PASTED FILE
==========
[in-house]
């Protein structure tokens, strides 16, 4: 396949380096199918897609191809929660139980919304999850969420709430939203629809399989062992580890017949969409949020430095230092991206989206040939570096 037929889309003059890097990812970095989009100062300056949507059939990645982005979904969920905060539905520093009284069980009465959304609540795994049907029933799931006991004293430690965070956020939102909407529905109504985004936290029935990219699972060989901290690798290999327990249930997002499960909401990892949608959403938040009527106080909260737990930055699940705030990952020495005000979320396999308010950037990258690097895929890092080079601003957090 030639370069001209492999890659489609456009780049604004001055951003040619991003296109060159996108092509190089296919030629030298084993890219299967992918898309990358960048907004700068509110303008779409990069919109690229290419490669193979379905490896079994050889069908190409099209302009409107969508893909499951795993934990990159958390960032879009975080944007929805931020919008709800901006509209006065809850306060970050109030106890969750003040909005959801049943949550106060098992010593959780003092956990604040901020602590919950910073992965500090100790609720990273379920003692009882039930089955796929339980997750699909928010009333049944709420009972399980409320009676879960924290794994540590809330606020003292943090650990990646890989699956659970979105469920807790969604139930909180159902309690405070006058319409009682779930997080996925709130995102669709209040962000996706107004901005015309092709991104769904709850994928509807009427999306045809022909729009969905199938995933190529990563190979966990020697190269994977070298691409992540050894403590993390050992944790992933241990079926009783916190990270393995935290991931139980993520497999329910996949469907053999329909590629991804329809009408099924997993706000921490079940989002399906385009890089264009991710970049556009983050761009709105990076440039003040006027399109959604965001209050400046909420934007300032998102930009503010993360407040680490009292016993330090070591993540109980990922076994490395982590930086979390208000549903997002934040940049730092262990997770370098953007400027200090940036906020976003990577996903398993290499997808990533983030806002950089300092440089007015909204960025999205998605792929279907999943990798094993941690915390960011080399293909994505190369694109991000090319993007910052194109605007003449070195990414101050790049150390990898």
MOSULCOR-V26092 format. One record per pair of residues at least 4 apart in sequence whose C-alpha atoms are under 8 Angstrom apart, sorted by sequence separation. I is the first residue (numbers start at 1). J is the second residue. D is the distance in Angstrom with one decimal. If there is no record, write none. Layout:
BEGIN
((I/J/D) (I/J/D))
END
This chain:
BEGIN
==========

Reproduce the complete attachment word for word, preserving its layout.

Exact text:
[in-house]
């Protein structure tokens, strides 16, 4: 396949380096199918897609191809929660139980919304999850969420709430939203629809399989062992580890017949969409949020430095230092991206989206040939570096 037929889309003059890097990812970095989009100062300056949507059939990645982005979904969920905060539905520093009284069980009465959304609540795994049907029933799931006991004293430690965070956020939102909407529905109504985004936290029935990219699972060989901290690798290999327990249930997002499960909401990892949608959403938040009527106080909260737990930055699940705030990952020495005000979320396999308010950037990258690097895929890092080079601003957090 030639370069001209492999890659489609456009780049604004001055951003040619991003296109060159996108092509190089296919030629030298084993890219299967992918898309990358960048907004700068509110303008779409990069919109690229290419490669193979379905490896079994050889069908190409099209302009409107969508893909499951795993934990990159958390960032879009975080944007929805931020919008709800901006509209006065809850306060970050109030106890969750003040909005959801049943949550106060098992010593959780003092956990604040901020602590919950910073992965500090100790609720990273379920003692009882039930089955796929339980997750699909928010009333049944709420009972399980409320009676879960924290794994540590809330606020003292943090650990990646890989699956659970979105469920807790969604139930909180159902309690405070006058319409009682779930997080996925709130995102669709209040962000996706107004901005015309092709991104769904709850994928509807009427999306045809022909729009969905199938995933190529990563190979966990020697190269994977070298691409992540050894403590993390050992944790992933241990079926009783916190990270393995935290991931139980993520497999329910996949469907053999329909590629991804329809009408099924997993706000921490079940989002399906385009890089264009991710970049556009983050761009709105990076440039003040006027399109959604965001209050400046909420934007300032998102930009503010993360407040680490009292016993330090070591993540109980990922076994490395982590930086979390208000549903997002934040940049730092262990997770370098953007400027200090940036906020976003990577996903398993290499997808990533983030806002950089300092440089007015909204960025999205998605792929279907999943990798094993941690915390960011080399293909994505190369694109991000090319993007910052194109605007003449070195990414101050790049150390990898």
MOSULCOR-V26092 format. One record per pair of residues at least 4 apart in sequence whose C-alpha atoms are under 8 Angstrom apart, sorted by sequence separation. I is the first residue (numbers start at 1). J is the second residue. D is the distance in Angstrom with one decimal. If there is no record, write none. Layout:
BEGIN
((I/J/D) (I/J/D))
END
This chain:
BEGIN